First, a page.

Does the look of the COVID-19 change? Experts point to an anti-inflammatory approach to the disease

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 Does the look of the COVID-19 change? Experts point to an anti-inflammatory approach to the disease





© Provided by Infobae
“To optimize the treatment of the disease, it is necessary to understand the pathophysiological mechanism that originates the SARS-CoV-2 infection” (Photo: Hospital Posadas)


Since the new coronavirus COVID-19 entered the world stage, doctors and scientists have been searching for an effective treatment and an effective vaccine capable of preventing it. Meanwhile, the approach that each patient takes will be decisive in their evolution.

At this point, there are not a few who consider that “to optimize the treatment of the disease, it is necessary to understand the pathophysiological mechanism that originates the SARS-CoV-2 infection”.

“This mechanism seems to be especially complex, urging the discipline of clinical research to work to unravel many of the aspects that underlie the particular manifestations of the disease.” As specified to Infobae the internal medicine specialist and pulmonologist Alexis Doreski (MN 141740) “first, it should be noted that the stage of viral replication is in most cases limited and does not extend beyond 10 to 12 days after the onset of symptoms, finding the highest viral load at the onset of symptoms”.

The director of clinical research and one of the founders of Breathing Foundation He explained that “this first viral phase may be confined to the upper airways or extend to the lung, causing a picture of acute interstitial pneumonia.” “As the immune response is launched, there is an abrupt decrease in viral replication, giving way to the second phase or inflammatory phase,” said the specialist. This is a crucial stage in the progression of the disease since if the patient develops a moderate inflammatory response, in the vast majority of cases it evolves favorably”.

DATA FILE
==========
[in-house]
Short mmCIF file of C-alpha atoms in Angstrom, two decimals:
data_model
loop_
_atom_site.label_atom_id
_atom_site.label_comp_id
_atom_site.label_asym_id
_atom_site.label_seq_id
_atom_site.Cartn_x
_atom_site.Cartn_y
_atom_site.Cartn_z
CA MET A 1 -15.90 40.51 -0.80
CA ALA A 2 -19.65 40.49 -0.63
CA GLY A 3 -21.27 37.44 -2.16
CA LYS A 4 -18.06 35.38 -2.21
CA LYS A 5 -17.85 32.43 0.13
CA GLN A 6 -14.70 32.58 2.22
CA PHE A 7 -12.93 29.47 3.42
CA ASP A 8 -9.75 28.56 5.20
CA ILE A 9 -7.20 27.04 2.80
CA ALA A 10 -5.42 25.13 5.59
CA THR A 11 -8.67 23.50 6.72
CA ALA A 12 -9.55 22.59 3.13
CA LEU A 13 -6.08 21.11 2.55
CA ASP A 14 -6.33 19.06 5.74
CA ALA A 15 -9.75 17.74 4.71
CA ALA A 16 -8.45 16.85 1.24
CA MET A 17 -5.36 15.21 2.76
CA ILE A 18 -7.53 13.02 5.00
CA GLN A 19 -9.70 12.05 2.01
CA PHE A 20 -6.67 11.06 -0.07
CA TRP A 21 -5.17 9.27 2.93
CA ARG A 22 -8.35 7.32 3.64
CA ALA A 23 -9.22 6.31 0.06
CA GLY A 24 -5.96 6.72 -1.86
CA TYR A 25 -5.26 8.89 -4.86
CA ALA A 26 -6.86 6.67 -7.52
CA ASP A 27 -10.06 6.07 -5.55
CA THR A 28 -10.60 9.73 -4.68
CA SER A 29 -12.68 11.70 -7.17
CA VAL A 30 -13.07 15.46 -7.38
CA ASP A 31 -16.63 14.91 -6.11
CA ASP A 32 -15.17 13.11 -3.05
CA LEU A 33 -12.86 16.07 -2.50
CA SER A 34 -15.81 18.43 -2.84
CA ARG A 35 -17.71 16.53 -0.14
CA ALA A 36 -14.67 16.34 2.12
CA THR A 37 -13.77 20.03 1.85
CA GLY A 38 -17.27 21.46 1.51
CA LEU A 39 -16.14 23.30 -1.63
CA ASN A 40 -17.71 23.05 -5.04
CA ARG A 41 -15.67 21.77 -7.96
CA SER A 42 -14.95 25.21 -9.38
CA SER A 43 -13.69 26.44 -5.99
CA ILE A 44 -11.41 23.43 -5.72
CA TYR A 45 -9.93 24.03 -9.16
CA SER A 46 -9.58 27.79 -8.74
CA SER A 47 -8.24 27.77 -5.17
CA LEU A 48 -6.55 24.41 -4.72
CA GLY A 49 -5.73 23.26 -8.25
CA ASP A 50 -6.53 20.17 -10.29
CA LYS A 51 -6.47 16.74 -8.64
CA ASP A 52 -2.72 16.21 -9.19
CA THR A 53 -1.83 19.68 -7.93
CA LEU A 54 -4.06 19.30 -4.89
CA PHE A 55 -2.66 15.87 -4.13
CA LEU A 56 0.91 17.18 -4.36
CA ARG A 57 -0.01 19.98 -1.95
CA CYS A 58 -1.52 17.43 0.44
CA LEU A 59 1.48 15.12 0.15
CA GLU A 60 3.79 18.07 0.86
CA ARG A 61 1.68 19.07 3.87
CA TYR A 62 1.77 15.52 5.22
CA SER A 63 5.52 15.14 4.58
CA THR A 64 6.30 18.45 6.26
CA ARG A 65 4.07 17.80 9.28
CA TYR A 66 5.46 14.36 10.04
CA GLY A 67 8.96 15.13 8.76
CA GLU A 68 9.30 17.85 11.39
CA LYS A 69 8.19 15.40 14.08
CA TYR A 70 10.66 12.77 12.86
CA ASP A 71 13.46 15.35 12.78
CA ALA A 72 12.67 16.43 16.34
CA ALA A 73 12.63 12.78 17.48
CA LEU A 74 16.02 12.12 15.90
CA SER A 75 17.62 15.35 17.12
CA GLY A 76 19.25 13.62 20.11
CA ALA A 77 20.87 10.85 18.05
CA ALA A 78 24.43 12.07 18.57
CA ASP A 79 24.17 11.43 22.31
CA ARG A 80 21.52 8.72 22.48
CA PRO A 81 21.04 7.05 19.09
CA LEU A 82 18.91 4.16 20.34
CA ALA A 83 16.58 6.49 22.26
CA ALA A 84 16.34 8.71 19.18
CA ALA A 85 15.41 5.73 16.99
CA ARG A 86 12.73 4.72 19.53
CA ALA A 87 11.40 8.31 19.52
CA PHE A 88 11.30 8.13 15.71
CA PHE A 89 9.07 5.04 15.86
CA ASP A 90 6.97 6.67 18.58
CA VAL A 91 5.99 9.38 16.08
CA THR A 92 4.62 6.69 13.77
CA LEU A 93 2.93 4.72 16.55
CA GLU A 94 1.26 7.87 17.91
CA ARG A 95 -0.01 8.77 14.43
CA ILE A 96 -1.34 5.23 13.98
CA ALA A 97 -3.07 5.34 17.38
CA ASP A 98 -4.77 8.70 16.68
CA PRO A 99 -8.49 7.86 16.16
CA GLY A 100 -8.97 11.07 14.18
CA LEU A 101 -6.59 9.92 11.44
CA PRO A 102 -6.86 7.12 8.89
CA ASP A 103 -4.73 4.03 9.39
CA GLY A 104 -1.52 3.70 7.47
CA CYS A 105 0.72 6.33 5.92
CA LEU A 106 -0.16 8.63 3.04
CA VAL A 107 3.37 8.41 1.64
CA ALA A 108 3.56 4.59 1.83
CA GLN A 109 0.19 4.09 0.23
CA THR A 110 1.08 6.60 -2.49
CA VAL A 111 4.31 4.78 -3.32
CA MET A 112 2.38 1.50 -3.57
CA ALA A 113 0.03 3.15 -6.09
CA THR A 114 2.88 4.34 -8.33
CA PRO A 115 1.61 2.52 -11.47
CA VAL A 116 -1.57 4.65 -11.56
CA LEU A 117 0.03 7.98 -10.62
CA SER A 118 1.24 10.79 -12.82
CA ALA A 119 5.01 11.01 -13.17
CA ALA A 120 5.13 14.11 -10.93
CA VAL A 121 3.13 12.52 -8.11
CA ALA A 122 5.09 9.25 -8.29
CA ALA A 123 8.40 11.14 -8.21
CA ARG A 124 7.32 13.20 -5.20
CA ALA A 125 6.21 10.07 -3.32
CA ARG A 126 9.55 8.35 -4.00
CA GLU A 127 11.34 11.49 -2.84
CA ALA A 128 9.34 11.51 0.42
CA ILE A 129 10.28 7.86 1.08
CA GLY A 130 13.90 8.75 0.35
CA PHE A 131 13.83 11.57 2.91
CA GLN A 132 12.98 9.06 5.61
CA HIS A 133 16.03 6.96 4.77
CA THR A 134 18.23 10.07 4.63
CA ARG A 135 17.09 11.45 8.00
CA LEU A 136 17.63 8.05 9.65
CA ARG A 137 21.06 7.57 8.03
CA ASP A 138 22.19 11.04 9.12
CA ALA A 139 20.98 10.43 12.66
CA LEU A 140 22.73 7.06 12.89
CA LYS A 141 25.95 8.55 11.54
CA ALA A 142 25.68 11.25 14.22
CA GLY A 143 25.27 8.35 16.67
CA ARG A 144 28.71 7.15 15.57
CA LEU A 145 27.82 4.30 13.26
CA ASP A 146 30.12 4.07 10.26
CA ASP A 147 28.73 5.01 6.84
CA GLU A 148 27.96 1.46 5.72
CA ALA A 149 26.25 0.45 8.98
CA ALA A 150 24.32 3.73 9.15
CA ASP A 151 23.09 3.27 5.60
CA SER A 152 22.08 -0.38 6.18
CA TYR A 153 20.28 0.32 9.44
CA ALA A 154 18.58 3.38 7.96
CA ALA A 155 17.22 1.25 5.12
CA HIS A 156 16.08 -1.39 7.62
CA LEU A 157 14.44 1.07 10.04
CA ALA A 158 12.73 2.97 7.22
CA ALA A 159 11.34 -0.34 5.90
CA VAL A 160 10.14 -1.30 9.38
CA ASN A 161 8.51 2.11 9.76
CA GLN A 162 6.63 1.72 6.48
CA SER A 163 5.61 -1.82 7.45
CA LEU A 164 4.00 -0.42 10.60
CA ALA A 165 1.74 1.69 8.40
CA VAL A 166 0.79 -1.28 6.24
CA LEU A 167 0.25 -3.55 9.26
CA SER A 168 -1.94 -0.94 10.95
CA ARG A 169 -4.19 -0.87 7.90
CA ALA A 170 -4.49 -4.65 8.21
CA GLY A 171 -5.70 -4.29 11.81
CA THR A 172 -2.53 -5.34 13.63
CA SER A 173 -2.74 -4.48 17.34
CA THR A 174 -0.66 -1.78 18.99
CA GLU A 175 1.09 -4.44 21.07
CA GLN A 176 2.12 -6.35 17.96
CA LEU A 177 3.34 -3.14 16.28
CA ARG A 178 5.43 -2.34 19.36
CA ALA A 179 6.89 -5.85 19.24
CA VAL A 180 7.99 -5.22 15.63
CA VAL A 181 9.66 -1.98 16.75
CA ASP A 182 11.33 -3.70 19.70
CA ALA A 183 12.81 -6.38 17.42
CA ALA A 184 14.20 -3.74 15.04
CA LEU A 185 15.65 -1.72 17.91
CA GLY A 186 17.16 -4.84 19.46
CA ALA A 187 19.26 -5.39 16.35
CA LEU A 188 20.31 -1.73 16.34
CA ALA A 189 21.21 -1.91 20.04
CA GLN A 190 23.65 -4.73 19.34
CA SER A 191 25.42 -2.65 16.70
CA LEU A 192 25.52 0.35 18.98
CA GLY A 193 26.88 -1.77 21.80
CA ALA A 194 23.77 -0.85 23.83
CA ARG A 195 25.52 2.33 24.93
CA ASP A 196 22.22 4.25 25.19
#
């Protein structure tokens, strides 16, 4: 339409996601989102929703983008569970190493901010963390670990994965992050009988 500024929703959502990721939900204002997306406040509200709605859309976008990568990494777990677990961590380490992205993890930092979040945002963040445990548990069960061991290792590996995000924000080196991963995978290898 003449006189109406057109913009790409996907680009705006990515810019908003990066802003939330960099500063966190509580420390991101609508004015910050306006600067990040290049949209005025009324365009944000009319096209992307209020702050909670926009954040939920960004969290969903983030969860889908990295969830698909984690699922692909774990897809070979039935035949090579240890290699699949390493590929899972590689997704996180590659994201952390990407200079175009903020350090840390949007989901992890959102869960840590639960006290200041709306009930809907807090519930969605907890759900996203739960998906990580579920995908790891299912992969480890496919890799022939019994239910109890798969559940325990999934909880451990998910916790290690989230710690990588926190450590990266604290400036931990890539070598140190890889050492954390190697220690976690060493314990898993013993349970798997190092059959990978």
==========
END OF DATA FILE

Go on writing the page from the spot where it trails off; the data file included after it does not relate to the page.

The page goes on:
The quality and intensity of the inflammatory response "varies from one individual to another according to the state and characteristics of each person


© Provided by Infobae
The quality and intensity of the inflammatory response “varies from one individual to another according to the state and characteristics of each person’s immunity (Shutterstock)


Is that when SARS-CoV-2 enters the cell, “from that moment it begins to duplicate its genetic material with the aim of dividing, amplifying and generating new particles,” biologist and doctor of science Federico delved into this medium Prada. “Once it has finished replicating, it has to go out, break the cell where it is and that is where an alarm goes off in the immune system – if it was not previously detected.” At that time, numerous cells of the immune system begin to arrive at the site and this generates an inflammation and the inflammation brings with it an increase in temperature, blood supply to the area and in many cases an arrival of many cells from the bloodstream to the tissue. affected“Said the director of the Bachelor of Bioinformatics and Bachelor of Biotechnology at the Universidad Argentina de la Empresa (UADE), who described what happens next as” a true battle at the immune level between defense cells and the virus that is it’s spreading. ”

However, it should be remembered that the quality and intensity of the inflammatory response “varies from one individual to another according to the state and characteristics of each person’s immunity.” “Furthermore, the presence of certain comorbidities such as advanced age, diabetes, smoking, high blood pressure and obesity itself implies a factor of poor prognosis,” added Doreski-. When these conditions converge, a hyperinflammatory response is triggered, resulting in a moderate to severe condition. ”

At this point, for him, “If you lose the ability to regulate the magnitude of this response, you enter phase 3, or hyperinflammatory phase, characterized by a cascade of events that together is called ‘cytokine storm’, but is currently under discussion”.

“What is globally accepted is that there is systemic inflammation,” said the specialist, for whom “the possibility of administering systemic anti-inflammatory treatment early or directly to biophase (to the lung) through nebulization or inhalation at the beginning of the inflammatory phase could interrupt its progression towards the hyperinflammatory phase ”.

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